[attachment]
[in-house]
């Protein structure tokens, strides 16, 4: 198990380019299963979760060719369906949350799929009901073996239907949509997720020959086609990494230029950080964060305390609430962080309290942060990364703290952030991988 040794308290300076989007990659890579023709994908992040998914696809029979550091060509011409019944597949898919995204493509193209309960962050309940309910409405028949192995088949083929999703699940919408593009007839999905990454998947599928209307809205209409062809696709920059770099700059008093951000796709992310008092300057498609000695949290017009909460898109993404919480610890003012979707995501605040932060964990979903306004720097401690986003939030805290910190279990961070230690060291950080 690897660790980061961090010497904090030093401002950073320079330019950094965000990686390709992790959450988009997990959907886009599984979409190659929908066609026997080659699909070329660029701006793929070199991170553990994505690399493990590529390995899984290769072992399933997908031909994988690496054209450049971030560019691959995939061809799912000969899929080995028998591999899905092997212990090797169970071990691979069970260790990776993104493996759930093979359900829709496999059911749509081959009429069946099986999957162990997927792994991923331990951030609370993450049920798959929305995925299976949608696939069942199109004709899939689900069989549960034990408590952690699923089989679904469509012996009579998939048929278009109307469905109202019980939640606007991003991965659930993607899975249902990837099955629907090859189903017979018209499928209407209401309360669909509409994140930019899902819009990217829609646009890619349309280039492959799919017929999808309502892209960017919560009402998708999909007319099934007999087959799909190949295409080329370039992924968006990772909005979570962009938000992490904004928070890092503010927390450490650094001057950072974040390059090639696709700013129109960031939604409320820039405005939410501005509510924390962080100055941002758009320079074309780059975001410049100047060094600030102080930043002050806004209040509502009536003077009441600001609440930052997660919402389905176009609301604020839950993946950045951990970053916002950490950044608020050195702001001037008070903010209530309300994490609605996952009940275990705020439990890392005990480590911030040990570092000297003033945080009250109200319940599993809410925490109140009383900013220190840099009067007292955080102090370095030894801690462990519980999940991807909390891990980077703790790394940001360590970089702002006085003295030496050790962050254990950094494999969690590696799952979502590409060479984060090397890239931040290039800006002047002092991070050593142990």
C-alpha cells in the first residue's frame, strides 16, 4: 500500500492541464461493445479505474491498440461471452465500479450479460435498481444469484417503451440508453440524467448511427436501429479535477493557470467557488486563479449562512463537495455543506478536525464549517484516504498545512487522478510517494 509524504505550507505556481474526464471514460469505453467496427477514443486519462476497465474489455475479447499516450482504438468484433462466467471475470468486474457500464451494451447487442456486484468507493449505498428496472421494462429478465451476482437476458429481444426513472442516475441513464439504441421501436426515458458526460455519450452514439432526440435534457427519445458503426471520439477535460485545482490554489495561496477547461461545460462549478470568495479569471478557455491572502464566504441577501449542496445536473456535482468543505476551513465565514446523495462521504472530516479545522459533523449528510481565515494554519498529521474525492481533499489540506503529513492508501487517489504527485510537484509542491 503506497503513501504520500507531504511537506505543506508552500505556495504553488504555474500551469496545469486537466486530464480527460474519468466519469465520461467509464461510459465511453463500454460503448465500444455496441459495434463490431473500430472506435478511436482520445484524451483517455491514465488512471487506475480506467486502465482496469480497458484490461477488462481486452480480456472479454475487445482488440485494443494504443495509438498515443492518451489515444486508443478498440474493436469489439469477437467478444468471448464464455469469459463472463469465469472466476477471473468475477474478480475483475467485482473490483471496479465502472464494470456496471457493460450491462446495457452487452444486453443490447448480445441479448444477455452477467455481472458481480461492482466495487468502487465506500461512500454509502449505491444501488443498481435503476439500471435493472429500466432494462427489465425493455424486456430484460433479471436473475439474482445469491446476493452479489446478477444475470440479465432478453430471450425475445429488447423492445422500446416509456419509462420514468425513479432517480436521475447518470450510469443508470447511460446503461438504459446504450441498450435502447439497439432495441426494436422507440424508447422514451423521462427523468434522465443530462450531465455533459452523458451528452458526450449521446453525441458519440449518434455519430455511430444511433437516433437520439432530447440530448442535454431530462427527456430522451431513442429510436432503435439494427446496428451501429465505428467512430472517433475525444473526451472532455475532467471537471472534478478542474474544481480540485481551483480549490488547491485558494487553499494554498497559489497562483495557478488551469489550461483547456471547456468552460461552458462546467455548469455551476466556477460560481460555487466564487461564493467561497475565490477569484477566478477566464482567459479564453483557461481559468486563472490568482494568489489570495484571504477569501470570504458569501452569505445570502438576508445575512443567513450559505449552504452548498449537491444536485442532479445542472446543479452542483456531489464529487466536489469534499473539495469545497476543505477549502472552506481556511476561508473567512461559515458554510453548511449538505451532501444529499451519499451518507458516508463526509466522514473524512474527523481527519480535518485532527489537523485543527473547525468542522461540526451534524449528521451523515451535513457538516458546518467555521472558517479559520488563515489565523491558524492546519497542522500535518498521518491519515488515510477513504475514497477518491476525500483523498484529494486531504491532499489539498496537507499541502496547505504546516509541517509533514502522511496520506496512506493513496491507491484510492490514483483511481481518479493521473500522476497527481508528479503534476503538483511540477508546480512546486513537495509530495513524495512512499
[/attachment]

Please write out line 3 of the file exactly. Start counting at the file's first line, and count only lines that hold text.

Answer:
C-alpha cells in the first residue's frame, strides 16, 4: 500500500492541464461493445479505474491498440461471452465500479450479460435498481444469484417503451440508453440524467448511427436501429479535477493557470467557488486563479449562512463537495455543506478536525464549517484516504498545512487522478510517494 509524504505550507505556481474526464471514460469505453467496427477514443486519462476497465474489455475479447499516450482504438468484433462466467471475470468486474457500464451494451447487442456486484468507493449505498428496472421494462429478465451476482437476458429481444426513472442516475441513464439504441421501436426515458458526460455519450452514439432526440435534457427519445458503426471520439477535460485545482490554489495561496477547461461545460462549478470568495479569471478557455491572502464566504441577501449542496445536473456535482468543505476551513465565514446523495462521504472530516479545522459533523449528510481565515494554519498529521474525492481533499489540506503529513492508501487517489504527485510537484509542491 503506497503513501504520500507531504511537506505543506508552500505556495504553488504555474500551469496545469486537466486530464480527460474519468466519469465520461467509464461510459465511453463500454460503448465500444455496441459495434463490431473500430472506435478511436482520445484524451483517455491514465488512471487506475480506467486502465482496469480497458484490461477488462481486452480480456472479454475487445482488440485494443494504443495509438498515443492518451489515444486508443478498440474493436469489439469477437467478444468471448464464455469469459463472463469465469472466476477471473468475477474478480475483475467485482473490483471496479465502472464494470456496471457493460450491462446495457452487452444486453443490447448480445441479448444477455452477467455481472458481480461492482466495487468502487465506500461512500454509502449505491444501488443498481435503476439500471435493472429500466432494462427489465425493455424486456430484460433479471436473475439474482445469491446476493452479489446478477444475470440479465432478453430471450425475445429488447423492445422500446416509456419509462420514468425513479432517480436521475447518470450510469443508470447511460446503461438504459446504450441498450435502447439497439432495441426494436422507440424508447422514451423521462427523468434522465443530462450531465455533459452523458451528452458526450449521446453525441458519440449518434455519430455511430444511433437516433437520439432530447440530448442535454431530462427527456430522451431513442429510436432503435439494427446496428451501429465505428467512430472517433475525444473526451472532455475532467471537471472534478478542474474544481480540485481551483480549490488547491485558494487553499494554498497559489497562483495557478488551469489550461483547456471547456468552460461552458462546467455548469455551476466556477460560481460555487466564487461564493467561497475565490477569484477566478477566464482567459479564453483557461481559468486563472490568482494568489489570495484571504477569501470570504458569501452569505445570502438576508445575512443567513450559505449552504452548498449537491444536485442532479445542472446543479452542483456531489464529487466536489469534499473539495469545497476543505477549502472552506481556511476561508473567512461559515458554510453548511449538505451532501444529499451519499451518507458516508463526509466522514473524512474527523481527519480535518485532527489537523485543527473547525468542522461540526451534524449528521451523515451535513457538516458546518467555521472558517479559520488563515489565523491558524492546519497542522500535518498521518491519515488515510477513504475514497477518491476525500483523498484529494486531504491532499489539498496537507499541502496547505504546516509541517509533514502522511496520506496512506493513496491507491484510492490514483483511481481518479493521473500522476497527481508528479503534476503538483511540477508546480512546486513537495509530495513524495512512499